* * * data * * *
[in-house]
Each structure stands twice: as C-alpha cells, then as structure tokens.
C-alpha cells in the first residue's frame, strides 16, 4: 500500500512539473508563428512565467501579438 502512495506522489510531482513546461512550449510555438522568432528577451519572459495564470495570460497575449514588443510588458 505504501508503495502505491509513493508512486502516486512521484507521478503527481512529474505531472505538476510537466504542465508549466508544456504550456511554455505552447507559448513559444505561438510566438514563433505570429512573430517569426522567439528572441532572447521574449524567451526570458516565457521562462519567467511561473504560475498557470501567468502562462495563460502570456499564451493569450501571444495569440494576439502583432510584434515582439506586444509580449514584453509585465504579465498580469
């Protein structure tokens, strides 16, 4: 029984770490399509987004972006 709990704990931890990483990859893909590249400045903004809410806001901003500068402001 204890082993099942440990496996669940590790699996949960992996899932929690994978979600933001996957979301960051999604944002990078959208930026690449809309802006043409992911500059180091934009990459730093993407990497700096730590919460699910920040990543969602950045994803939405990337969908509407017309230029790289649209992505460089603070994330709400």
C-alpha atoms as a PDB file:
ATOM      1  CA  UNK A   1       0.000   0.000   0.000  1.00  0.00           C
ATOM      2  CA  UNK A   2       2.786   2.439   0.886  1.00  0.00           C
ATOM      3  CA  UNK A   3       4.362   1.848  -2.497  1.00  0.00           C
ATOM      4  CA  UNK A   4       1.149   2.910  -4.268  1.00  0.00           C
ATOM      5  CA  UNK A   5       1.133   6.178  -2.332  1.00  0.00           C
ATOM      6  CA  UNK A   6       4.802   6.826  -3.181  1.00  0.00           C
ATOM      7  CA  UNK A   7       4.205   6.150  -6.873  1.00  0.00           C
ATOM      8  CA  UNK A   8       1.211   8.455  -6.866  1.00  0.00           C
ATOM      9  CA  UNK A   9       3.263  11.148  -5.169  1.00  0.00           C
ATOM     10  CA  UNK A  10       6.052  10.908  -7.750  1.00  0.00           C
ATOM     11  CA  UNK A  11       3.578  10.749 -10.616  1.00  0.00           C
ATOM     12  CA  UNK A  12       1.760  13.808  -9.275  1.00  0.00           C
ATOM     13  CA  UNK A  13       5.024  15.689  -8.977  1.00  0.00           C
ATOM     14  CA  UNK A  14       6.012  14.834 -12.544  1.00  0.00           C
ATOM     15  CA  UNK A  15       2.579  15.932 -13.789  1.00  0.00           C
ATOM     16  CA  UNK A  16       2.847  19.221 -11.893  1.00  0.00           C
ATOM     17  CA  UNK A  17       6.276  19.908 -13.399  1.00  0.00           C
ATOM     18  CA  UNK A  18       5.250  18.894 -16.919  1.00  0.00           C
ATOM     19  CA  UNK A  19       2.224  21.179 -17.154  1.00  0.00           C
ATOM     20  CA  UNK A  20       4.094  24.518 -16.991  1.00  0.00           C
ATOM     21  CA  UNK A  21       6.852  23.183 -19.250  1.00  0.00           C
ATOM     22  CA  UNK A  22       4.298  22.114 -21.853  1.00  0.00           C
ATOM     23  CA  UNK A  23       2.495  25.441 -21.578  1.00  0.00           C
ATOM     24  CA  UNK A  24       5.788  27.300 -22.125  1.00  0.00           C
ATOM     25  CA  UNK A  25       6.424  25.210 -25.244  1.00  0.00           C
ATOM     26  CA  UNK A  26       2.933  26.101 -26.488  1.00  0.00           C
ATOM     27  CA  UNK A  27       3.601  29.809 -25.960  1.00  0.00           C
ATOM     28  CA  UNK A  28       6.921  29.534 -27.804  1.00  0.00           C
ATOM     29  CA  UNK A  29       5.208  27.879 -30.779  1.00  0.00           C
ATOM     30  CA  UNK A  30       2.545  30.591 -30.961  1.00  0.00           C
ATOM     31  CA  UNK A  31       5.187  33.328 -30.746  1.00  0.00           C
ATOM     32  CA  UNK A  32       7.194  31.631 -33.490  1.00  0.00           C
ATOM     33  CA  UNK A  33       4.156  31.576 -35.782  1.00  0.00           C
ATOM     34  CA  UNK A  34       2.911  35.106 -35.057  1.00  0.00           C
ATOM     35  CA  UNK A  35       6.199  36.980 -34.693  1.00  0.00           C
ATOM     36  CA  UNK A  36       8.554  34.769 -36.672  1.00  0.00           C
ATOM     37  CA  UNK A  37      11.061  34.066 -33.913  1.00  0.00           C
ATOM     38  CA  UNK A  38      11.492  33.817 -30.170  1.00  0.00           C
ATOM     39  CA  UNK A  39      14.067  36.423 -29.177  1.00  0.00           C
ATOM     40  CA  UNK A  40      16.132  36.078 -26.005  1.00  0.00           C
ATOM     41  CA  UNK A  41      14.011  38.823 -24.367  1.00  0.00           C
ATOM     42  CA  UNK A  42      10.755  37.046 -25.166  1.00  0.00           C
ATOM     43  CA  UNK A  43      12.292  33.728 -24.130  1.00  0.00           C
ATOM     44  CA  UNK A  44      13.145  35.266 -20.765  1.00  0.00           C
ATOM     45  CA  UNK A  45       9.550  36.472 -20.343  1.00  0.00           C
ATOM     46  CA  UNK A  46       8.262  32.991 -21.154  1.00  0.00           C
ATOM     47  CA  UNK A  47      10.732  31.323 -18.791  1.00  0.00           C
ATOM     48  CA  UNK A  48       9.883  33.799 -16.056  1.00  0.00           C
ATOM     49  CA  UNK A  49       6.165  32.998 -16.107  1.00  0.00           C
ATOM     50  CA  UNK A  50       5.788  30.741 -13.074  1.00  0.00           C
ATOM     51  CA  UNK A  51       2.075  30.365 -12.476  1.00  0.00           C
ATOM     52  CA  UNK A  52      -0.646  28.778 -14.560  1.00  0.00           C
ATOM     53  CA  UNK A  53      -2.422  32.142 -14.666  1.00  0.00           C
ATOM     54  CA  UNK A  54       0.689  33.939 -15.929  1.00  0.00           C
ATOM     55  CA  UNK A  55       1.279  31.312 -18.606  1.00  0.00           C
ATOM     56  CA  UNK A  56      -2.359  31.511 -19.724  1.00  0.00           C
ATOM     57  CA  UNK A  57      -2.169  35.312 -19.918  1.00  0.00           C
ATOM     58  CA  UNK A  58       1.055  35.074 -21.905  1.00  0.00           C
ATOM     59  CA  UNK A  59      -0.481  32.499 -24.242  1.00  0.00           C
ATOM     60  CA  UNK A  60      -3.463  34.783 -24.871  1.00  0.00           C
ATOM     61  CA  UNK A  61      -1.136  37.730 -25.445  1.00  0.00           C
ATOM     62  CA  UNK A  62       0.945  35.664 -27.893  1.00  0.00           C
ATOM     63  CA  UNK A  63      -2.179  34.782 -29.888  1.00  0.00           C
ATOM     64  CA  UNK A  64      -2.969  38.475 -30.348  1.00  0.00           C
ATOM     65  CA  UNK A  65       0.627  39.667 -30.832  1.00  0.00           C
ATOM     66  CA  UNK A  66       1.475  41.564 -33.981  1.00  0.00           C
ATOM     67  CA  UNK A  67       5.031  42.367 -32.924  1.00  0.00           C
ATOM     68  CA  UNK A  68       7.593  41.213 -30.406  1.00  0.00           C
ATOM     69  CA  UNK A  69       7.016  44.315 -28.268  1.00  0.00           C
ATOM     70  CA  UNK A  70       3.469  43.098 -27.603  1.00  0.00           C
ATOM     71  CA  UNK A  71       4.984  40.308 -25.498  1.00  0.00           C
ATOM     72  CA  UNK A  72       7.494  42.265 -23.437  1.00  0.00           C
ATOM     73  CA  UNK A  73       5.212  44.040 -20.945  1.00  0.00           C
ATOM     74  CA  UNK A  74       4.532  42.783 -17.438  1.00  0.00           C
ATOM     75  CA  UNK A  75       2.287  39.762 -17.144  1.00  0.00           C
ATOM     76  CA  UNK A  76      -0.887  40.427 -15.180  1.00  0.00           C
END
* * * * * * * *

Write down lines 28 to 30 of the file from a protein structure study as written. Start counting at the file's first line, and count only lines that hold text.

ATOM     23  CA  UNK A  23       2.495  25.441 -21.578  1.00  0.00           C
ATOM     24  CA  UNK A  24       5.788  27.300 -22.125  1.00  0.00           C
ATOM     25  CA  UNK A  25       6.424  25.210 -25.244  1.00  0.00           C